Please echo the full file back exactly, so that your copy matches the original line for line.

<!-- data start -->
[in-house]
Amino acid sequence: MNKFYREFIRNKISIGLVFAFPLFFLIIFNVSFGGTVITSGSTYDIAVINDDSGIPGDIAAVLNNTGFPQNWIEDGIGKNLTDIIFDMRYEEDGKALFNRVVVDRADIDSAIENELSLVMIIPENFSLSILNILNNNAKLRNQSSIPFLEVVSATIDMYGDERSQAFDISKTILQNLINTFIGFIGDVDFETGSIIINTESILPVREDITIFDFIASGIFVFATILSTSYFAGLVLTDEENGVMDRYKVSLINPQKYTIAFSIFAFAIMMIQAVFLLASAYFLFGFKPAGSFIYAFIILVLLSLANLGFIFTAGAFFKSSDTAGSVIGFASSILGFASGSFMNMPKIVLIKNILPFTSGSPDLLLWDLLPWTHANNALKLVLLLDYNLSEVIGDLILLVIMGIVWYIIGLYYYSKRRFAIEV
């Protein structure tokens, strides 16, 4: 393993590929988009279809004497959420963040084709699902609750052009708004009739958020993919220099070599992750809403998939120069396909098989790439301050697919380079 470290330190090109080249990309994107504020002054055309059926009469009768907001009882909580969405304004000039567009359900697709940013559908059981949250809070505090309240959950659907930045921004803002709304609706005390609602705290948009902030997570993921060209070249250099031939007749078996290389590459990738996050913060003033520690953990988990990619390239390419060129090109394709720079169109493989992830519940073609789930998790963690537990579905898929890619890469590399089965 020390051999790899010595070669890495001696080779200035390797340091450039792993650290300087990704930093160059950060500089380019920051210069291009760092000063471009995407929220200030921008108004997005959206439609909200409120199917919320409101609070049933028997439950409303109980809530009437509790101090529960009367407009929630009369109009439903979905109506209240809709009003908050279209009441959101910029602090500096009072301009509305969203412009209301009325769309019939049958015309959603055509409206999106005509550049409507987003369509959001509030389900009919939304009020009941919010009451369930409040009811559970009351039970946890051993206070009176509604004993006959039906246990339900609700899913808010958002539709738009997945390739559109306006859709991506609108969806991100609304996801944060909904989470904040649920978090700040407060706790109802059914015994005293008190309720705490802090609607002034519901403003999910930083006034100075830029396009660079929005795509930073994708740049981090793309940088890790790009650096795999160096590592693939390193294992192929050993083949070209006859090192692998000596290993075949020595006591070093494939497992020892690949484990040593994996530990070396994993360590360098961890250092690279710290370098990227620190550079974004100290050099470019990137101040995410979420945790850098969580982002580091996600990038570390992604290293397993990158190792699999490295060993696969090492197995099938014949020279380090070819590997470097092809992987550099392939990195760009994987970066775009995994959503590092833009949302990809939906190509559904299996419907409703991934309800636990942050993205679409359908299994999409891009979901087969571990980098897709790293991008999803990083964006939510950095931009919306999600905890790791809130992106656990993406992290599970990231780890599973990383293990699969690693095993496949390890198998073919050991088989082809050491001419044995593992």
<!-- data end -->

[in-house]
Amino acid sequence: MNKFYREFIRNKISIGLVFAFPLFFLIIFNVSFGGTVITSGSTYDIAVINDDSGIPGDIAAVLNNTGFPQNWIEDGIGKNLTDIIFDMRYEEDGKALFNRVVVDRADIDSAIENELSLVMIIPENFSLSILNILNNNAKLRNQSSIPFLEVVSATIDMYGDERSQAFDISKTILQNLINTFIGFIGDVDFETGSIIINTESILPVREDITIFDFIASGIFVFATILSTSYFAGLVLTDEENGVMDRYKVSLINPQKYTIAFSIFAFAIMMIQAVFLLASAYFLFGFKPAGSFIYAFIILVLLSLANLGFIFTAGAFFKSSDTAGSVIGFASSILGFASGSFMNMPKIVLIKNILPFTSGSPDLLLWDLLPWTHANNALKLVLLLDYNLSEVIGDLILLVIMGIVWYIIGLYYYSKRRFAIEV
């Protein structure tokens, strides 16, 4: 393993590929988009279809004497959420963040084709699902609750052009708004009739958020993919220099070599992750809403998939120069396909098989790439301050697919380079 470290330190090109080249990309994107504020002054055309059926009469009768907001009882909580969405304004000039567009359900697709940013559908059981949250809070505090309240959950659907930045921004803002709304609706005390609602705290948009902030997570993921060209070249250099031939007749078996290389590459990738996050913060003033520690953990988990990619390239390419060129090109394709720079169109493989992830519940073609789930998790963690537990579905898929890619890469590399089965 020390051999790899010595070669890495001696080779200035390797340091450039792993650290300087990704930093160059950060500089380019920051210069291009760092000063471009995407929220200030921008108004997005959206439609909200409120199917919320409101609070049933028997439950409303109980809530009437509790101090529960009367407009929630009369109009439903979905109506209240809709009003908050279209009441959101910029602090500096009072301009509305969203412009209301009325769309019939049958015309959603055509409206999106005509550049409507987003369509959001509030389900009919939304009020009941919010009451369930409040009811559970009351039970946890051993206070009176509604004993006959039906246990339900609700899913808010958002539709738009997945390739559109306006859709991506609108969806991100609304996801944060909904989470904040649920978090700040407060706790109802059914015994005293008190309720705490802090609607002034519901403003999910930083006034100075830029396009660079929005795509930073994708740049981090793309940088890790790009650096795999160096590592693939390193294992192929050993083949070209006859090192692998000596290993075949020595006591070093494939497992020892690949484990040593994996530990070396994993360590360098961890250092690279710290370098990227620190550079974004100290050099470019990137101040995410979420945790850098969580982002580091996600990038570390992604290293397993990158190792699999490295060993696969090492197995099938014949020279380090070819590997470097092809992987550099392939990195760009994987970066775009995994959503590092833009949302990809939906190509559904299996419907409703991934309800636990942050993205679409359908299994999409891009979901087969571990980098897709790293991008999803990083964006939510950095931009919306999600905890790791809130992106656990993406992290599970990231780890599973990383293990699969690693095993496949390890198998073919050991088989082809050491001419044995593992």